Weekly update from George Allen....

Dear Fellow Patriot,

This week was a busy and successful one for our campaign. On Saturday I had the pleasure of attending an open house with over 140 Northern Virginia Tea Party Patriots. It was clear they are frustrated that Washington has been ignoring “We the People.” We had a great discussion about the Constitution, energy, foreign policy and the economy. I look forward to continuing that informative conversation with Virginians throughout the state.

I also had the chance to participate in events for two wonderful organizations that provide support and guidance to Virginians throughout the Commonwealth. It was an honor for Susan and me to be invited to join in the Gloucester Institute’s “Return to Sunday Dinner.” We had a great talk with smart, well grounded students and future leaders. We were also glad to be able to enjoy a great cause, ThanksUSA, a charitable organization started by two young girls that provides scholarships for military spouses and children.

Susan and I truly enjoy traveling around the Commonwealth. It allows us to not only listen to the concerns of Virginians but also to personally see first hand the so many remarkable initiatives by Virginians to better people’s lives and opportunities. I encourage you to join us and our grassroots insurgency by volunteering, following us on Twitter, joining us on Facebook, or becoming an online captain.

With your continued help, advice and support, we will fight for the issues that matter most to the families of Virginia and get our country back on the right track.
Stay strong for freedom!
GFA signature
George Allen

P.S. The George Allen Facebook page has over 10,000 fans – help us continue to spread our positive message by encouraging your friends to sign up at!

Putting an end to the spending spree

By Congressman Bob Goodlatte
R - VA 6th District

Today, Washington spends $7 million every minute of every hour of every day and to finance this spending addiction the government must borrow over 40 cents of every dollar spent. This has resulted in our national debt exceeding $14 trillion which is over $45,000 for every man, woman and child in America. It’s this kind of out-of-control spending, skyrocketing deficits, and massive growth in government programs that have increased economic uncertainty and prolonged our unemployment crisis.

Last week, the House of Representatives took its first major step in getting Washington’s fiscal house back in order by passing a bill which cuts over $100 billion in spending over the next seven months. This represents the largest discretionary spending cut in history. The legislation, which passed with my strong support, is needed to continue operation of the federal government through the end of this fiscal year. The continuing resolution reflects Washington’s need to make tough decisions about spending priorities, cutting wasteful programs, and respecting taxpayers’ wallets.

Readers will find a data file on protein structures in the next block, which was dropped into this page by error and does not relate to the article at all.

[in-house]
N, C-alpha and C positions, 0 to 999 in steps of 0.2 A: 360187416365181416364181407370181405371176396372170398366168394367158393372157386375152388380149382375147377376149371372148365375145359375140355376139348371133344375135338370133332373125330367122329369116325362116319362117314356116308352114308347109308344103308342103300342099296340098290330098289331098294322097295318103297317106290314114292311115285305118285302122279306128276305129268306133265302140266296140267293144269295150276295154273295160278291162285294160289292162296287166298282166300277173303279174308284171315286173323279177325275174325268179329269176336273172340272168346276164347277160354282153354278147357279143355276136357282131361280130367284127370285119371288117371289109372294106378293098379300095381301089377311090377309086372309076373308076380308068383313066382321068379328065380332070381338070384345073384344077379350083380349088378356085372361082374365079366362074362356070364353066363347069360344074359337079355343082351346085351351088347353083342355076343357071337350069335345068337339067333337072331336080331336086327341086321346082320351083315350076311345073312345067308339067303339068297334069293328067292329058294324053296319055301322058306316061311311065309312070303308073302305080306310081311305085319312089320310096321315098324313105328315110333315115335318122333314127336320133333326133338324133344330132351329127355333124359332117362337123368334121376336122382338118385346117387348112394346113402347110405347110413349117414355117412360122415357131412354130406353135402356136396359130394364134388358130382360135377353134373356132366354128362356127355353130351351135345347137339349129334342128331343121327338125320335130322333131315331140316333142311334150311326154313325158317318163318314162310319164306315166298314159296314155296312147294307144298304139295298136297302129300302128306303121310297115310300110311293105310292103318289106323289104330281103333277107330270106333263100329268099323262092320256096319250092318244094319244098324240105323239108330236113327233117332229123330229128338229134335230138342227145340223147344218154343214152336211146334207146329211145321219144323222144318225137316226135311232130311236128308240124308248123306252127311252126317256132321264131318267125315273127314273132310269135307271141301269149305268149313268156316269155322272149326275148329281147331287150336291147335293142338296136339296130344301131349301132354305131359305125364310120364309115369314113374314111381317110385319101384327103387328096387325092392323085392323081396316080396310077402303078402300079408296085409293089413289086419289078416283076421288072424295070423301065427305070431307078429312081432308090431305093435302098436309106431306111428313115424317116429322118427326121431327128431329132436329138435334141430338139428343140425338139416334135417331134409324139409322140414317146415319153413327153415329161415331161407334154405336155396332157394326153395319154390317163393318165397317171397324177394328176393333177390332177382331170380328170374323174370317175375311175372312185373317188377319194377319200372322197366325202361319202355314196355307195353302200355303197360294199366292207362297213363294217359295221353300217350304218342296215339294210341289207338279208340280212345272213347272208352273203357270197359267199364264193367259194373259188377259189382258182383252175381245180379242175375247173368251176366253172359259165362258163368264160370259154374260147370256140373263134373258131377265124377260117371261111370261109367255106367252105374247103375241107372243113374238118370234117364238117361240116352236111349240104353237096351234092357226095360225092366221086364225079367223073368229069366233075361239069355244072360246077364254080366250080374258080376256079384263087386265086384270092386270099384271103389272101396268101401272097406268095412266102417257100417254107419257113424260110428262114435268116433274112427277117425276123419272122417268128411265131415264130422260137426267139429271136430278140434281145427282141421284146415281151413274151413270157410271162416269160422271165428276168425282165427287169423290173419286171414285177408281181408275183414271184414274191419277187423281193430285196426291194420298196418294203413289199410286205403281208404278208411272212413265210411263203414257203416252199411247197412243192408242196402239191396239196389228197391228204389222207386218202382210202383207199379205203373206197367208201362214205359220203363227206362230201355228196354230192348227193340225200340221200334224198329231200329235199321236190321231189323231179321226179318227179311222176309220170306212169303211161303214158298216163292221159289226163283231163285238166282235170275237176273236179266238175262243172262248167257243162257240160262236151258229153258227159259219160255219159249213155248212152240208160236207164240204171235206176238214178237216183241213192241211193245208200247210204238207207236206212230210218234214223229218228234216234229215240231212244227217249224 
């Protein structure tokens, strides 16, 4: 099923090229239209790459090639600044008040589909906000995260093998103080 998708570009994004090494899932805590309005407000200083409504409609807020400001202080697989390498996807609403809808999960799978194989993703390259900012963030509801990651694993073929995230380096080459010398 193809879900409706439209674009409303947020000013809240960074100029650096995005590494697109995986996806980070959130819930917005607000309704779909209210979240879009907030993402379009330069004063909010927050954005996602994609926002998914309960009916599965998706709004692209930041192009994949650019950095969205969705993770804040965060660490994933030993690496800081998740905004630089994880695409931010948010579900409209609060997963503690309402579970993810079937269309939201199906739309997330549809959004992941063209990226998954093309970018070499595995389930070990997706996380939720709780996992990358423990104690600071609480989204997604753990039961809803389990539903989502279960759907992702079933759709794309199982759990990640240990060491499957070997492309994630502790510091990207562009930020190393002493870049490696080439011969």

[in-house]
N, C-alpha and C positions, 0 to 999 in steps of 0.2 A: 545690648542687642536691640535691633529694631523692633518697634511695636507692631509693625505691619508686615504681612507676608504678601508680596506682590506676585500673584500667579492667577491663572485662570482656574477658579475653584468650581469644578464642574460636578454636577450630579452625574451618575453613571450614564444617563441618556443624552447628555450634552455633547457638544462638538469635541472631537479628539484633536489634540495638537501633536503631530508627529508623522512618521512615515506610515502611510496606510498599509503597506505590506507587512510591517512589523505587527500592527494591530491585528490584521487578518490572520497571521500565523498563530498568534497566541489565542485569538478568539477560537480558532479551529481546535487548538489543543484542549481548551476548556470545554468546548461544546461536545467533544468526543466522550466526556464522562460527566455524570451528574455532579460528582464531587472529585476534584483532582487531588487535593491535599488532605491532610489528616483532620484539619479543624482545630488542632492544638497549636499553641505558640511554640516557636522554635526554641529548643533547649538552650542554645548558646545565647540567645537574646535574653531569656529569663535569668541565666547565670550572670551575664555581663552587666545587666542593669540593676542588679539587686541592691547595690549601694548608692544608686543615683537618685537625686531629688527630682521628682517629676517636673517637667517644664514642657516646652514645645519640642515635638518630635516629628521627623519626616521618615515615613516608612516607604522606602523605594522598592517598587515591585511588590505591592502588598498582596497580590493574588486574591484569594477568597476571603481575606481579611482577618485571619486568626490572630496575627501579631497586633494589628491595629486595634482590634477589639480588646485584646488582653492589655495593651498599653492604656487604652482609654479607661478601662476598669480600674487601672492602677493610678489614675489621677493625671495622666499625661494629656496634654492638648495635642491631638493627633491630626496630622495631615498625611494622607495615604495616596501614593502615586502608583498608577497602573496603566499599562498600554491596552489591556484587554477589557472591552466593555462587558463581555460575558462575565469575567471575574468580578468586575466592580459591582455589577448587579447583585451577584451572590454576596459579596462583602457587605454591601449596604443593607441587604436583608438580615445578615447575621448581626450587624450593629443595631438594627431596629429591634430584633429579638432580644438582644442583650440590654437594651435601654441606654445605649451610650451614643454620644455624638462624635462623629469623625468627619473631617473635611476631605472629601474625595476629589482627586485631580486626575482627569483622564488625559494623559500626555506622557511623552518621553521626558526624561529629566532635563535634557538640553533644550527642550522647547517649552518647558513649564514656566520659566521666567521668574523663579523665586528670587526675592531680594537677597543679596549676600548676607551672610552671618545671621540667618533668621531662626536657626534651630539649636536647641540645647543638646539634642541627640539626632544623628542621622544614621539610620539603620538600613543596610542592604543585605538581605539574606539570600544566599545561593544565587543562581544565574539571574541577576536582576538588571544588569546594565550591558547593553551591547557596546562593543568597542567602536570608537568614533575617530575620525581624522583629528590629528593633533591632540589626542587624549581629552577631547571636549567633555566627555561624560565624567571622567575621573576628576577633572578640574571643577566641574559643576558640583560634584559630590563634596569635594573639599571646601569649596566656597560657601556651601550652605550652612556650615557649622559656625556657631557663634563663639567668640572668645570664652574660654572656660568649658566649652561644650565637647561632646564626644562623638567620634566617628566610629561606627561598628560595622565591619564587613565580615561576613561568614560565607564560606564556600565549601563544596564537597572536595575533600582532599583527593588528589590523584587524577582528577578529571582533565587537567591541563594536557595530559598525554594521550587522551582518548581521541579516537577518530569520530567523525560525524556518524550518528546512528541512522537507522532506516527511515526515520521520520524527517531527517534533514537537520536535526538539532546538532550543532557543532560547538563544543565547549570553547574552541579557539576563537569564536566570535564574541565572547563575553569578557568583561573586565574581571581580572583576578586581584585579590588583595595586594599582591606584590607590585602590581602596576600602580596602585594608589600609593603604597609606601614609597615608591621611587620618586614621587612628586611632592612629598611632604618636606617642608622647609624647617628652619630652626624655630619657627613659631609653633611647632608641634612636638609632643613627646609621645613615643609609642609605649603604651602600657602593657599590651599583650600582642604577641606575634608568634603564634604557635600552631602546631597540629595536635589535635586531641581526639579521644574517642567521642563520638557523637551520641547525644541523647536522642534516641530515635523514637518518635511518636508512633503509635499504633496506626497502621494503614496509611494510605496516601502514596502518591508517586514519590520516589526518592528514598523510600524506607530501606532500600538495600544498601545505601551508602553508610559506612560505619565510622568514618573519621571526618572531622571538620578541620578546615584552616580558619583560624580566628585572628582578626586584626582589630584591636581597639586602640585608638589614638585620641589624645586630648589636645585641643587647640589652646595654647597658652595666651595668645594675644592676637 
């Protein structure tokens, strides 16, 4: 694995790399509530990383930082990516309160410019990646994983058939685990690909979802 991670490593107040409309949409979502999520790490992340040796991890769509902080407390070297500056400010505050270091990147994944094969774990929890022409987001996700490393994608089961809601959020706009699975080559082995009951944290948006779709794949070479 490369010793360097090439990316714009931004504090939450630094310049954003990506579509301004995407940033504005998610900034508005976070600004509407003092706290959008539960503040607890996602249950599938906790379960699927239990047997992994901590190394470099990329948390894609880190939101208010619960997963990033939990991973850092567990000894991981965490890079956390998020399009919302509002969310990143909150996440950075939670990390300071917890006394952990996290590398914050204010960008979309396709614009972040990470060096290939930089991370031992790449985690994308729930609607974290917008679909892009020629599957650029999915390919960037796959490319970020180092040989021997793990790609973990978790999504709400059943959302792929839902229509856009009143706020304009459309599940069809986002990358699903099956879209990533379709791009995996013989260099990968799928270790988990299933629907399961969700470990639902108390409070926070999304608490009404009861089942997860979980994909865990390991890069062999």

The over $100 billion in cuts to the federal budget represent tough choices, but we must take these necessary actions in order to protect the future of our country. Many federal programs have received funding increases over the last several years that outpaced both inflation and the growth of the American family budget. A thorough and careful review of all our federal agencies and programs must be done to root out any waste, fraud and abuse. We made a good start on that process with this bill. It is essential that the federal government work to both eliminate every cent of waste and squeeze every cent of value out of each dollar our citizens entrust to it. It is the only way to restore confidence in America’s economic future.

Specifically the legislation will reduce domestic discretionary spending by $84 billion over the next seven months and it will reduce security related funding by $16 billion over the same time period. It does not, however, make any cuts to the vital funding for our men and women in uniform. Additionally, we voted to eliminate any unobligated “stimulus” funding which will save the taxpayers as much as $2 billion.

As elected officials and stewards of the taxpayers’ money, we have a responsibility to put together a sustainable federal budget and stick to it. I have consistently supported measures to rein in the federal budget and curb spending by voting for the tightest budgets and spending bills possible. I will continue working hard to bring fiscal responsibility back to Washington by supporting legislation which tightens the budget and reduces wasteful spending. The passage of this continuing resolution is critical to ending the spending spree in Washington and getting our economy moving in the right direction. Ultimately, we must make the tough decisions necessary to balance our budget and pass a balanced budget amendment to the U.S. Constitution, helping to assure that future governments live within their means.

To contact me about this or any other matter, please visit my website at

Thursday, February 24, 2011

Iwo Jima, the USS Wisconsin, and my dad

Check out my post at the Washington Examiner about the battle for Iwo Jima that took place sixty-six years ago this month. My dad, a World War II veteran, now deceased, played a role in that battle. From my post: